Fast Polygonal Approximation of Terrains and Height Fields
Michael Garland and Paul S. Heckbert
Technical Report CMU-CS-95-181
Computer Science Dept., Carnegie Mellon University
Abstract
Several algorithms for approximating terrains and other height fields
using polygonal meshes are described, compared, and optimized. These
algorithms take a height field as input, typically a rectangular grid
of elevation data H(x,y), and approximate it with a mesh of triangles,
also known as a triangulated irregular network, or TIN. The
algorithms attempt to minimize both the error and the number of
triangles in the approximation. Applications include fast rendering
of terrain data for flight simulation and fitting of surfaces to range
data in computer vision. The methods can also be used to simplify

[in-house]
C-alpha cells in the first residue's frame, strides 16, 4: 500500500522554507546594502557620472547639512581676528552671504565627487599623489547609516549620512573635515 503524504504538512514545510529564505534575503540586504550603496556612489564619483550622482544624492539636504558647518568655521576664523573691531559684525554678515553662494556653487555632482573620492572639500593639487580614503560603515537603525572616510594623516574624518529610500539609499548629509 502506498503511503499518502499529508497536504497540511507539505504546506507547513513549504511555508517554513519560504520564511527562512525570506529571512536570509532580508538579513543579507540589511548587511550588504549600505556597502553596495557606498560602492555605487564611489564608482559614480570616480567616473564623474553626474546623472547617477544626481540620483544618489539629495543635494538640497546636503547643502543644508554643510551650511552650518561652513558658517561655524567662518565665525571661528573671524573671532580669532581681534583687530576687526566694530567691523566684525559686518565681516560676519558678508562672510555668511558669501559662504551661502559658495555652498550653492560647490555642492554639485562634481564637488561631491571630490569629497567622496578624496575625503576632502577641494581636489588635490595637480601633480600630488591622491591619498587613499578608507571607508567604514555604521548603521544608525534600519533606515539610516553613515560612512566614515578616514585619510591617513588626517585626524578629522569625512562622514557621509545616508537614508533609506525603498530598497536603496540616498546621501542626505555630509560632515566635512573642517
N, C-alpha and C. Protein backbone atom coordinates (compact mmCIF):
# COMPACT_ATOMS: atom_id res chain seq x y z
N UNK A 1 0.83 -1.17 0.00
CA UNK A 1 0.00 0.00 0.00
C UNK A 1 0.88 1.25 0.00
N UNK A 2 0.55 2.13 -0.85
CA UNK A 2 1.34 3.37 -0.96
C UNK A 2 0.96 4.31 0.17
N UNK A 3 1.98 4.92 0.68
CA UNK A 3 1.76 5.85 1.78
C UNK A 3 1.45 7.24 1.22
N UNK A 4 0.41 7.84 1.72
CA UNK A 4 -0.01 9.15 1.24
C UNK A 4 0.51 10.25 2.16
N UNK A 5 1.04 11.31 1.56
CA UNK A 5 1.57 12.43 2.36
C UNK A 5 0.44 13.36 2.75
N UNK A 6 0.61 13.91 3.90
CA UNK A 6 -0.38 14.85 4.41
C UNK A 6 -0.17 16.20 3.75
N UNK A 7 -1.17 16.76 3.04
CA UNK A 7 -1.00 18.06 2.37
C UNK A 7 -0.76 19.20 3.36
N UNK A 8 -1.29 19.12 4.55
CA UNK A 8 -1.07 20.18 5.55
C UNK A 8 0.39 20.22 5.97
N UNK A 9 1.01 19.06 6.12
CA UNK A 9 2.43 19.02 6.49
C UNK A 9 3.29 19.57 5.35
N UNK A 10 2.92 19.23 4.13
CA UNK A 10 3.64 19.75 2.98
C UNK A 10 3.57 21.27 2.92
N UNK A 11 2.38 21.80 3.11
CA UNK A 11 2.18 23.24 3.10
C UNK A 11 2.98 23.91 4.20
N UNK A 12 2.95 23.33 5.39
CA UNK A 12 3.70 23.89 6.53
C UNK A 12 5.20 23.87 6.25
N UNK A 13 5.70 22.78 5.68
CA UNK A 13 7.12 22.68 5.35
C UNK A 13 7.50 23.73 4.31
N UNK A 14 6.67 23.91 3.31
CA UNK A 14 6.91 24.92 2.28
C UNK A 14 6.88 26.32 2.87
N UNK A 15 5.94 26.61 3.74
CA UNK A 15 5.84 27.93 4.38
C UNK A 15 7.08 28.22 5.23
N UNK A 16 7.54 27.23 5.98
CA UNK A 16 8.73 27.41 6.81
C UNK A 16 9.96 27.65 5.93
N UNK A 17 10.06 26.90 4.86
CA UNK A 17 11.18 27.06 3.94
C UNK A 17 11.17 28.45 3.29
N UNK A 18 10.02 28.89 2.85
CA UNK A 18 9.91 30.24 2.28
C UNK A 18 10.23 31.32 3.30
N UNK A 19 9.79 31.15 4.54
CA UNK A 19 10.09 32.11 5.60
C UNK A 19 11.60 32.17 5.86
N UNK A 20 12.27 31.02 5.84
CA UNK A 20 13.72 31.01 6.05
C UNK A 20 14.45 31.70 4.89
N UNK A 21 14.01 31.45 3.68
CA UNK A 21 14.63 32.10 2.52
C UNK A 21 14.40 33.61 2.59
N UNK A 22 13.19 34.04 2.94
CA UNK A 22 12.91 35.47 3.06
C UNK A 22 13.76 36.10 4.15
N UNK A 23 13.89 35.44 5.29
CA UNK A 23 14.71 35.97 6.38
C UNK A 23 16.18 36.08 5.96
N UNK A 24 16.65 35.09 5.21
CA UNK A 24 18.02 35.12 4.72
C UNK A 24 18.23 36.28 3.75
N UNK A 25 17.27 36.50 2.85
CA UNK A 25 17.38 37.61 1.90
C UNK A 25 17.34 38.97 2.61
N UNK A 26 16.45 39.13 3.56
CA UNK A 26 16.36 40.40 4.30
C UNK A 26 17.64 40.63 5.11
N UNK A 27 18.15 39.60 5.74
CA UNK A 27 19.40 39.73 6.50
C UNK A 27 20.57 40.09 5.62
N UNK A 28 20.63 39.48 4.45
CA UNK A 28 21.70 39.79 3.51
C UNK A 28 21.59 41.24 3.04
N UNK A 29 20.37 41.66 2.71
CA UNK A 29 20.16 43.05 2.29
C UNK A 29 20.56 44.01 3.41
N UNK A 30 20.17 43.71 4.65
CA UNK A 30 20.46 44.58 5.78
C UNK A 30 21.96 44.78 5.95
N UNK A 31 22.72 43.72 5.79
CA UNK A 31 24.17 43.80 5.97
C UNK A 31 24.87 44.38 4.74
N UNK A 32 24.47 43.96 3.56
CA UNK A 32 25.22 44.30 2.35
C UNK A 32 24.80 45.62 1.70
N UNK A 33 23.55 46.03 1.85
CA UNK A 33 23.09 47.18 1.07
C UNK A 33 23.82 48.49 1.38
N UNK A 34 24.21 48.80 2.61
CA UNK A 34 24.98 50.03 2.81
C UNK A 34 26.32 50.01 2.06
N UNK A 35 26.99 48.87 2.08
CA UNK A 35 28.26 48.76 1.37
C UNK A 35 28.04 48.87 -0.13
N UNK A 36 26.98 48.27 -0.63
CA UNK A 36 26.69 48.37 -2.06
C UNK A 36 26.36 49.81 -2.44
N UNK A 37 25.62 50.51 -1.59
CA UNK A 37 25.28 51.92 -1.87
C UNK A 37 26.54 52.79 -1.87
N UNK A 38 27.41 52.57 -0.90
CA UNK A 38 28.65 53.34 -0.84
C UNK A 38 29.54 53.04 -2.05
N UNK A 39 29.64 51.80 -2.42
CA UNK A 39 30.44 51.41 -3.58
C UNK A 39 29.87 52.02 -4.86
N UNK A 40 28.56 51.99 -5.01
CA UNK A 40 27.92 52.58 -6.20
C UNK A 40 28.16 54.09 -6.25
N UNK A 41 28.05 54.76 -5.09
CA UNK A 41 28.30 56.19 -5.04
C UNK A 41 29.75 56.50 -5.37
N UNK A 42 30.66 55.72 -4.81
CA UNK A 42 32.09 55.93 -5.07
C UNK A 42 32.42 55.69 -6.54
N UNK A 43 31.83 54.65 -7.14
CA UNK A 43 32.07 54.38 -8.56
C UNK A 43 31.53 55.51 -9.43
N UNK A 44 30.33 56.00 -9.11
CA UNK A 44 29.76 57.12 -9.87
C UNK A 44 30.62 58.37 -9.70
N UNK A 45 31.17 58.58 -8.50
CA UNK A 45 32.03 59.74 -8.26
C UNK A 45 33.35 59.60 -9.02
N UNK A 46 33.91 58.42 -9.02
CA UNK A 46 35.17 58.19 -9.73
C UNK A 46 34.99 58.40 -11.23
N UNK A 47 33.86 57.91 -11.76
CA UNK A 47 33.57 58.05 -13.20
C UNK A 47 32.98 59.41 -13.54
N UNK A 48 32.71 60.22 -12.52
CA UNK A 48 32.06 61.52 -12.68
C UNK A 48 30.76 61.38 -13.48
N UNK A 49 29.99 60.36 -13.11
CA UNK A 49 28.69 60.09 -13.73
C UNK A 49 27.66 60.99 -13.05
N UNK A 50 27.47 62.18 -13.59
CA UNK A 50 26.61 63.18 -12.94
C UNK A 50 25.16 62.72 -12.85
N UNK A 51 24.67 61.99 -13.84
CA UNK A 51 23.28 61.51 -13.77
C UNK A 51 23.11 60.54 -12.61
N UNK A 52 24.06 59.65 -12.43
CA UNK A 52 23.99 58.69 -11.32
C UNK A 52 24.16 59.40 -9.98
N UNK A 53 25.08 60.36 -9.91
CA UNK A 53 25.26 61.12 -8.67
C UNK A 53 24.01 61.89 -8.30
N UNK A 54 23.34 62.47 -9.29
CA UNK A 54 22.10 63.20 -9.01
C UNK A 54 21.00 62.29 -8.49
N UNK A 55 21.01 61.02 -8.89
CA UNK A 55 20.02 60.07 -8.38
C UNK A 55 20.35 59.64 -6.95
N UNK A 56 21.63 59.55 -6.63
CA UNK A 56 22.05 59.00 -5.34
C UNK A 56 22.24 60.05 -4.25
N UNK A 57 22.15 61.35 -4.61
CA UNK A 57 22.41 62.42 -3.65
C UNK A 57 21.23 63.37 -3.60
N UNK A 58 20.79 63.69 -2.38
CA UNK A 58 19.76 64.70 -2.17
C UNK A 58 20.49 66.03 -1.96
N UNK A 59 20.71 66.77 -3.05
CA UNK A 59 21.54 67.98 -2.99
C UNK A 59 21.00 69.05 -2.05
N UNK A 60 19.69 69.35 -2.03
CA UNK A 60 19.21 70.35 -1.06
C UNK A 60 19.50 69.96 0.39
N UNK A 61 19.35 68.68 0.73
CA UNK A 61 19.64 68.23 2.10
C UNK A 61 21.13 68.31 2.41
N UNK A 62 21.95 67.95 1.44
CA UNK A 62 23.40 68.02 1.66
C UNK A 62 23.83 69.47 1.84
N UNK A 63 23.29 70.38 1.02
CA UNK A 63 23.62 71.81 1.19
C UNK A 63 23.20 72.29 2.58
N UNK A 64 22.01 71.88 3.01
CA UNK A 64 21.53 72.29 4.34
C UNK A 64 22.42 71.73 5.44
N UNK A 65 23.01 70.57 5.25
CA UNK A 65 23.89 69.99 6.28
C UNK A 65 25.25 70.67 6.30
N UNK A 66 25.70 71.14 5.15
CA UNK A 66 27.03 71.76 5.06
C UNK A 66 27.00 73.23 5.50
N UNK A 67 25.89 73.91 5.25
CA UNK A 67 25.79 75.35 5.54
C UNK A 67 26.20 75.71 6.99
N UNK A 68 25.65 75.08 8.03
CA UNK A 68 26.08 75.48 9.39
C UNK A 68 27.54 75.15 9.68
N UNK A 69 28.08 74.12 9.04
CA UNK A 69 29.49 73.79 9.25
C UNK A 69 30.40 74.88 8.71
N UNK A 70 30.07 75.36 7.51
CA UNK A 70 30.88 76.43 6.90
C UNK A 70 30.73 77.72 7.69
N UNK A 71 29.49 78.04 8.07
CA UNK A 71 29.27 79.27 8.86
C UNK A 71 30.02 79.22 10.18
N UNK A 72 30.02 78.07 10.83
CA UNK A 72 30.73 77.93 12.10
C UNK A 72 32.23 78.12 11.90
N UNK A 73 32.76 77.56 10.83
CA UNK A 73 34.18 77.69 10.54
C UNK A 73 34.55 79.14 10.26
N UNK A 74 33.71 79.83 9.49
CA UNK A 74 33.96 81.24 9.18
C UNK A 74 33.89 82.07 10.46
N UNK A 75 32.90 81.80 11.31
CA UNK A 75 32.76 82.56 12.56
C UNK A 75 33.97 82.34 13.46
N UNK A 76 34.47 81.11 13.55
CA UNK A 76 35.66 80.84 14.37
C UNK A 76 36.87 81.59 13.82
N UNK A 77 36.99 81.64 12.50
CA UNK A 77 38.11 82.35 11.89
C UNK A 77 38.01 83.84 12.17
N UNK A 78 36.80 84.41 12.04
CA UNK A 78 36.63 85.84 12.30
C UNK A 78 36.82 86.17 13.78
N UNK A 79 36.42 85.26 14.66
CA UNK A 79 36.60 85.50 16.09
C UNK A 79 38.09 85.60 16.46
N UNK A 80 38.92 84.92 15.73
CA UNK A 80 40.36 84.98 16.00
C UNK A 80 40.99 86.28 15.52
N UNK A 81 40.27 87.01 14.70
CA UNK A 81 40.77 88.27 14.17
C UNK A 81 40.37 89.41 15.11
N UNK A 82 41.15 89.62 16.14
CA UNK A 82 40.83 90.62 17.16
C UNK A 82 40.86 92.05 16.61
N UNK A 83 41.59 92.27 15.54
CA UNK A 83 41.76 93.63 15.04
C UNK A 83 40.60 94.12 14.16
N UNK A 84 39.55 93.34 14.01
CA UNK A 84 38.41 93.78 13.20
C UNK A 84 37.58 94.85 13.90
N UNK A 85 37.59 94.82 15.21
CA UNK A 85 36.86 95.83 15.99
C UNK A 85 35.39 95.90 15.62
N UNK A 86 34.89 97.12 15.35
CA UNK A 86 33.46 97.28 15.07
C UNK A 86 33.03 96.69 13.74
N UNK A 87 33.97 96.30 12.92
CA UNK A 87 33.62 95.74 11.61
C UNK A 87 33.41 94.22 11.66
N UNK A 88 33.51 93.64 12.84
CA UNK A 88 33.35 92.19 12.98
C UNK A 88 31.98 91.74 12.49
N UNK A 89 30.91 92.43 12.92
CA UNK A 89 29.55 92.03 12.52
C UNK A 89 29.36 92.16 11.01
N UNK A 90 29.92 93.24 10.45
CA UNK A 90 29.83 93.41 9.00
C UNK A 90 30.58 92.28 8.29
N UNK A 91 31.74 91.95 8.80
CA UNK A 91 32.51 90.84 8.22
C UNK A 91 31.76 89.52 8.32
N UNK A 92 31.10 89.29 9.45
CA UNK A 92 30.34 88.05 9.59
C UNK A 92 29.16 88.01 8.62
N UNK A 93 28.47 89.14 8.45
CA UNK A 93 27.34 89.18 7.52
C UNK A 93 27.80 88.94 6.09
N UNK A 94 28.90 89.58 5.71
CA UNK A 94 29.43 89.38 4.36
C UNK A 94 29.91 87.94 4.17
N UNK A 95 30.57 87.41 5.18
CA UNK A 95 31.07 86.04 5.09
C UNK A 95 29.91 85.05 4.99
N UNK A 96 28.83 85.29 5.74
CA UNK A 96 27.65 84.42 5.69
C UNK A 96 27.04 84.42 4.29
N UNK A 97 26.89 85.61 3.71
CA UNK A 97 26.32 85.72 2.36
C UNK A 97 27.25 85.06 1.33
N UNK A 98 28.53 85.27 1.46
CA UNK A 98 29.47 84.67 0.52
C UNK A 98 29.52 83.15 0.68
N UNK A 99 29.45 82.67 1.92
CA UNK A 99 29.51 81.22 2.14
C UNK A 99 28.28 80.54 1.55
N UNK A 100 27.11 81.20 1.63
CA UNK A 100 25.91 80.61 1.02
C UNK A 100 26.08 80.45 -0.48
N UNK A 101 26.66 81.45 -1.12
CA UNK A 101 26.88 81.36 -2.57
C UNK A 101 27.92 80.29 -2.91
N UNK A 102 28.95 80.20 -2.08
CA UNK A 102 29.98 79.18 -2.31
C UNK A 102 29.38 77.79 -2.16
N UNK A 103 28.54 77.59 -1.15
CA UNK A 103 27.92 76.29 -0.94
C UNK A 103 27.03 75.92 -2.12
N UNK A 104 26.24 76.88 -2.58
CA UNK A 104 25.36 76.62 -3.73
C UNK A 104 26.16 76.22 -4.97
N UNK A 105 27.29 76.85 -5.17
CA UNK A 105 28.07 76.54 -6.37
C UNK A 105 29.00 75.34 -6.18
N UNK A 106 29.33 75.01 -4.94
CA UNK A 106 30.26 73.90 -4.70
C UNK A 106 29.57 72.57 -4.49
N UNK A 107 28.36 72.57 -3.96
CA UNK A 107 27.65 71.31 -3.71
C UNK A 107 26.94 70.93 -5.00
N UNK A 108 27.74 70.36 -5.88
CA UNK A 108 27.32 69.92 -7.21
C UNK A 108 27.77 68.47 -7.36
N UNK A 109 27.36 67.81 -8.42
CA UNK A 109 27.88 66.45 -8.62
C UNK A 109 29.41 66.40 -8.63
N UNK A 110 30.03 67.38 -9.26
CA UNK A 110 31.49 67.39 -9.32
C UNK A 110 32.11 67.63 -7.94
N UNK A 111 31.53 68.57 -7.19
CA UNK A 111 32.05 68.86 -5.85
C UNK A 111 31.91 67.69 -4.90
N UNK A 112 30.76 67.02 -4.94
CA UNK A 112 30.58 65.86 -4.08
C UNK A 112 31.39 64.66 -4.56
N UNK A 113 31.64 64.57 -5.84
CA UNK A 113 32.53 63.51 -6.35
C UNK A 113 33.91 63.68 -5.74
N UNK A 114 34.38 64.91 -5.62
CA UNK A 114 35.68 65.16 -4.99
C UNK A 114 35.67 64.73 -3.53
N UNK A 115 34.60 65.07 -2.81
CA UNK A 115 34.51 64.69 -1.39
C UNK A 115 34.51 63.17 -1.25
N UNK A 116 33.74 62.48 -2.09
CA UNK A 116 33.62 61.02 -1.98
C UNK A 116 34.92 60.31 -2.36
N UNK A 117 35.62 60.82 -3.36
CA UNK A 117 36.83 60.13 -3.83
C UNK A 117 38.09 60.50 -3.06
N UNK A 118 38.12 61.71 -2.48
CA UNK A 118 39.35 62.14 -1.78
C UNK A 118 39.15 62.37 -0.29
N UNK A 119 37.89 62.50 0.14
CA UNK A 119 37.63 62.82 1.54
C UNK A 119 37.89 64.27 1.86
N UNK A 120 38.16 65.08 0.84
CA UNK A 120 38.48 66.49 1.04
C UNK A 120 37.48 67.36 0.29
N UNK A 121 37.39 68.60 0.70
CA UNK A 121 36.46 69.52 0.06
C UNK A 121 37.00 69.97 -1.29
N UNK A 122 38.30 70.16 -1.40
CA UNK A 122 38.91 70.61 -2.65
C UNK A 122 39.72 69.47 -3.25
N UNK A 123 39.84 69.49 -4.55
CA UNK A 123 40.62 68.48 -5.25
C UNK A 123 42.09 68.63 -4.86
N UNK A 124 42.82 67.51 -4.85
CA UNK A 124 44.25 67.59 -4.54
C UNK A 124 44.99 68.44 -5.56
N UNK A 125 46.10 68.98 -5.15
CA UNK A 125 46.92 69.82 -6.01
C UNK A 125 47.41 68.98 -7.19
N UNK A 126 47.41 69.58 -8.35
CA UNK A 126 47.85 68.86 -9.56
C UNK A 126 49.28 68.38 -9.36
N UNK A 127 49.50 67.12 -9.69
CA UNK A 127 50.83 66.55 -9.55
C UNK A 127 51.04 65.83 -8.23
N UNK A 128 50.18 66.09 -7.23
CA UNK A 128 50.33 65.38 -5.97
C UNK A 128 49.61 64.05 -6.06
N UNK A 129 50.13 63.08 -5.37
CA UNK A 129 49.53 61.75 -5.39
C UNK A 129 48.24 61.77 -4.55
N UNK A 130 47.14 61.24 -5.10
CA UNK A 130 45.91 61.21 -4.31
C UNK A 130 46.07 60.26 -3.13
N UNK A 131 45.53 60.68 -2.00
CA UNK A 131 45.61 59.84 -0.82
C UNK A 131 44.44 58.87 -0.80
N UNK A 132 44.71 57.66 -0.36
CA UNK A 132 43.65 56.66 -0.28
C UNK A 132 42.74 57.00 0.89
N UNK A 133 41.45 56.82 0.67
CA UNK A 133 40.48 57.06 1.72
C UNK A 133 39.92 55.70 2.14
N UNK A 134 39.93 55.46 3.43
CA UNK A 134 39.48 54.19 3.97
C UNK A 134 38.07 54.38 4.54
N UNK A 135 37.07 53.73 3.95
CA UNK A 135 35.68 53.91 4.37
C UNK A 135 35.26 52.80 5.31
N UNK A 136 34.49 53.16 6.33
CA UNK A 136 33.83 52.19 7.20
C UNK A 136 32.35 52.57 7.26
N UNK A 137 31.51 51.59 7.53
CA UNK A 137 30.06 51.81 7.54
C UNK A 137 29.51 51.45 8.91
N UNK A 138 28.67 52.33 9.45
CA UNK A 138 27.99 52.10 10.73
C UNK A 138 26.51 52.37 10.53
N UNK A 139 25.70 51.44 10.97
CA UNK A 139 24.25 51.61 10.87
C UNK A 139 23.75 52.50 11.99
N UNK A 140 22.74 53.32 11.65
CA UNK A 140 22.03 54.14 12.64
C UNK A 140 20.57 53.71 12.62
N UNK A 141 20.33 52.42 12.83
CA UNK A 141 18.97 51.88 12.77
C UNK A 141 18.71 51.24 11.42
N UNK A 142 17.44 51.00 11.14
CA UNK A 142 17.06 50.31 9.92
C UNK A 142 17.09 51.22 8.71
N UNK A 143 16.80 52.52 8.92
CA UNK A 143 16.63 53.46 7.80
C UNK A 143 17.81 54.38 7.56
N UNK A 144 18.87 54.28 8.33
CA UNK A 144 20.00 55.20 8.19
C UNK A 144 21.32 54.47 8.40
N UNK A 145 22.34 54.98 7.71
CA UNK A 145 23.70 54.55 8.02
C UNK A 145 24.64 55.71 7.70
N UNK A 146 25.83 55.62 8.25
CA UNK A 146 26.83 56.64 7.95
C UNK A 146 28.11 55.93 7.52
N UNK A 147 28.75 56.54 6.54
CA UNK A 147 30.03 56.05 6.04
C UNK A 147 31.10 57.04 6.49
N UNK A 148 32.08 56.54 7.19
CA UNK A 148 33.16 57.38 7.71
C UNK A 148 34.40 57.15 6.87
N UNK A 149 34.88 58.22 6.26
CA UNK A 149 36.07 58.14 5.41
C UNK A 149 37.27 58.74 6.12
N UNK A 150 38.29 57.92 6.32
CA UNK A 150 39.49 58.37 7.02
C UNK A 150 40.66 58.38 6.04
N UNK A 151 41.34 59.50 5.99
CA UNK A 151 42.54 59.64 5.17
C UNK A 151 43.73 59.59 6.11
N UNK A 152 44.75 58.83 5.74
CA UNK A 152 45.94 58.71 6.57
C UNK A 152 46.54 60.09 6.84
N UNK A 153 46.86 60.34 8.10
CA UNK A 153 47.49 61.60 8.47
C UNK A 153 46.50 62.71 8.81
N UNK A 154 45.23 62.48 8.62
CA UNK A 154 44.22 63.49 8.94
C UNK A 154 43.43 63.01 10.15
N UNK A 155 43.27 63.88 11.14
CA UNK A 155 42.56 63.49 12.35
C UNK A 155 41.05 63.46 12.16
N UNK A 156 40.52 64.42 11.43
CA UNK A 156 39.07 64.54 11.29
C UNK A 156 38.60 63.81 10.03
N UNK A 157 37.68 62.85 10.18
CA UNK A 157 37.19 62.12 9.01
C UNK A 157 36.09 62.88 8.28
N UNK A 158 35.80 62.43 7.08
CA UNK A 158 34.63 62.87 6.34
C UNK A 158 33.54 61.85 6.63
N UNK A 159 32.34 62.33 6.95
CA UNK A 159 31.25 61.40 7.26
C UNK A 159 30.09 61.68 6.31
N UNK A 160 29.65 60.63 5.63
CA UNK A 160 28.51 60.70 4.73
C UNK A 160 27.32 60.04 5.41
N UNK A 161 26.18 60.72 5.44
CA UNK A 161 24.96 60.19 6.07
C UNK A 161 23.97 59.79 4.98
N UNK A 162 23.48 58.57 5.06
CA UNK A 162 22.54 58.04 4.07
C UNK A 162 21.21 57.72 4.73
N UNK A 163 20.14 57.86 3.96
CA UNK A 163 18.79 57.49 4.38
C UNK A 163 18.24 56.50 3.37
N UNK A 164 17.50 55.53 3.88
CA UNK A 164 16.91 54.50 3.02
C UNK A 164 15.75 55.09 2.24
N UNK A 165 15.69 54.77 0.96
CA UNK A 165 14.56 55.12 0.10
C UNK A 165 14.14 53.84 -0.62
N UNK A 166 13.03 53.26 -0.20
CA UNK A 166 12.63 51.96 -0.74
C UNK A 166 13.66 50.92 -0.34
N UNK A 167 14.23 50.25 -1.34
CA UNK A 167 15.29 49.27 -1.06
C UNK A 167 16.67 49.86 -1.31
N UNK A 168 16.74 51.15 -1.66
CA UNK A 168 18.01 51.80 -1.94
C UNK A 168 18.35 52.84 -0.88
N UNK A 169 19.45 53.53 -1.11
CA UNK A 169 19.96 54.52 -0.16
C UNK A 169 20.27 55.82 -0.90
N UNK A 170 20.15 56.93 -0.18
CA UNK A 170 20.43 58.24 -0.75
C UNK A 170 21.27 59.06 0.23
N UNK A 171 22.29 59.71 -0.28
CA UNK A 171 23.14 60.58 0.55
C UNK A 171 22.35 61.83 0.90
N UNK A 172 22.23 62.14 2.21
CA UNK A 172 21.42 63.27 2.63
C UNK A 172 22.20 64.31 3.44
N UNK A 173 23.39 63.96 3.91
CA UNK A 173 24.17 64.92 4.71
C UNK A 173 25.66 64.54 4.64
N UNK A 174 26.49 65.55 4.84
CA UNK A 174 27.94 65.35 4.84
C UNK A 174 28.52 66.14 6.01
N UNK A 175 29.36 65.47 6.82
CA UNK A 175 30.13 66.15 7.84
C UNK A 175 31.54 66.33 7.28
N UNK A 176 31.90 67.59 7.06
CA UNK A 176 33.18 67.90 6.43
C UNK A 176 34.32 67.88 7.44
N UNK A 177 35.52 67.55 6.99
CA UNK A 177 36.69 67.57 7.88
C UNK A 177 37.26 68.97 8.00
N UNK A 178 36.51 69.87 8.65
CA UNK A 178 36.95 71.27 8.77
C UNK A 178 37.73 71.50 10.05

multi-channel height fields such as textured terrains or planar color
images.
The most successful method we examine is the greedy insertion
algorithm. It begins with a simple triangulation of the domain and,
on each pass, finds the input point with highest error in the current
approximation and inserts it as a vertex in the triangulation. The
mesh is updated either with Delaunay triangulation or with
data-dependent triangulation. Most previously published variants of
this algorithm had expected time cost of O(mn) or O(n log m + m^2),
where n is the number of points in the input height field and m is the
number of vertices in the triangulation. Our optimized algorithm is
faster, with an expected cost of O((m+n)log m). On current
workstations, this allows one million point terrains to be simplified
quite accurately in less than a minute. We are releasing a C++
implementation of our algorithm.